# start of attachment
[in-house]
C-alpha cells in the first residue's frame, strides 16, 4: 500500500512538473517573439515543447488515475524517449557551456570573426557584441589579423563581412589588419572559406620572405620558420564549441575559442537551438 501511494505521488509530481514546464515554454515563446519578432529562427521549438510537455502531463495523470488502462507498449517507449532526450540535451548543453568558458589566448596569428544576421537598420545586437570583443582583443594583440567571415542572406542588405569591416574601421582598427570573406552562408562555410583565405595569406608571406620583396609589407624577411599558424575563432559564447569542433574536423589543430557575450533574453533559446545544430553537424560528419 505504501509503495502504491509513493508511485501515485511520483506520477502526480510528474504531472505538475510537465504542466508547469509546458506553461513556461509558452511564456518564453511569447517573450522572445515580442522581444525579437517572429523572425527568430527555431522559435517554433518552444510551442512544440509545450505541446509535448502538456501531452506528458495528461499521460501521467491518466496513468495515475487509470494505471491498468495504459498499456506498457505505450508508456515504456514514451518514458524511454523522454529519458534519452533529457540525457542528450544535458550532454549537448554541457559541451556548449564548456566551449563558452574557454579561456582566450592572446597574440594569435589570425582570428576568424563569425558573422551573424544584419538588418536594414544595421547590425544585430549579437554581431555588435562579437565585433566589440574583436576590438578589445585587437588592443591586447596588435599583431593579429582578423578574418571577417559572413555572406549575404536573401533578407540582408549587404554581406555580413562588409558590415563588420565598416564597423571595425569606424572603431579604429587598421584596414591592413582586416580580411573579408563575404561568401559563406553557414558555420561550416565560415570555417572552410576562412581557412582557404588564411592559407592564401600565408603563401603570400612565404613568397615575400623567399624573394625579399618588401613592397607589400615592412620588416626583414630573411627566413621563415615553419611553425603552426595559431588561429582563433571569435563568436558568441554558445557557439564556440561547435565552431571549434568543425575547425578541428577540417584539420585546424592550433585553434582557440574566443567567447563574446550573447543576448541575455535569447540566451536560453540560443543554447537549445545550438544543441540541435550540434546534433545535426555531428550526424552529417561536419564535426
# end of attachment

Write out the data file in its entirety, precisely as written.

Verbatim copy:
[in-house]
C-alpha cells in the first residue's frame, strides 16, 4: 500500500512538473517573439515543447488515475524517449557551456570573426557584441589579423563581412589588419572559406620572405620558420564549441575559442537551438 501511494505521488509530481514546464515554454515563446519578432529562427521549438510537455502531463495523470488502462507498449517507449532526450540535451548543453568558458589566448596569428544576421537598420545586437570583443582583443594583440567571415542572406542588405569591416574601421582598427570573406552562408562555410583565405595569406608571406620583396609589407624577411599558424575563432559564447569542433574536423589543430557575450533574453533559446545544430553537424560528419 505504501509503495502504491509513493508511485501515485511520483506520477502526480510528474504531472505538475510537465504542466508547469509546458506553461513556461509558452511564456518564453511569447517573450522572445515580442522581444525579437517572429523572425527568430527555431522559435517554433518552444510551442512544440509545450505541446509535448502538456501531452506528458495528461499521460501521467491518466496513468495515475487509470494505471491498468495504459498499456506498457505505450508508456515504456514514451518514458524511454523522454529519458534519452533529457540525457542528450544535458550532454549537448554541457559541451556548449564548456566551449563558452574557454579561456582566450592572446597574440594569435589570425582570428576568424563569425558573422551573424544584419538588418536594414544595421547590425544585430549579437554581431555588435562579437565585433566589440574583436576590438578589445585587437588592443591586447596588435599583431593579429582578423578574418571577417559572413555572406549575404536573401533578407540582408549587404554581406555580413562588409558590415563588420565598416564597423571595425569606424572603431579604429587598421584596414591592413582586416580580411573579408563575404561568401559563406553557414558555420561550416565560415570555417572552410576562412581557412582557404588564411592559407592564401600565408603563401603570400612565404613568397615575400623567399624573394625579399618588401613592397607589400615592412620588416626583414630573411627566413621563415615553419611553425603552426595559431588561429582563433571569435563568436558568441554558445557557439564556440561547435565552431571549434568543425575547425578541428577540417584539420585546424592550433585553434582557440574566443567567447563574446550573447543576448541575455535569447540566451536560453540560443543554447537549445545550438544543441540541435550540434546534433545535426555531428550526424552529417561536419564535426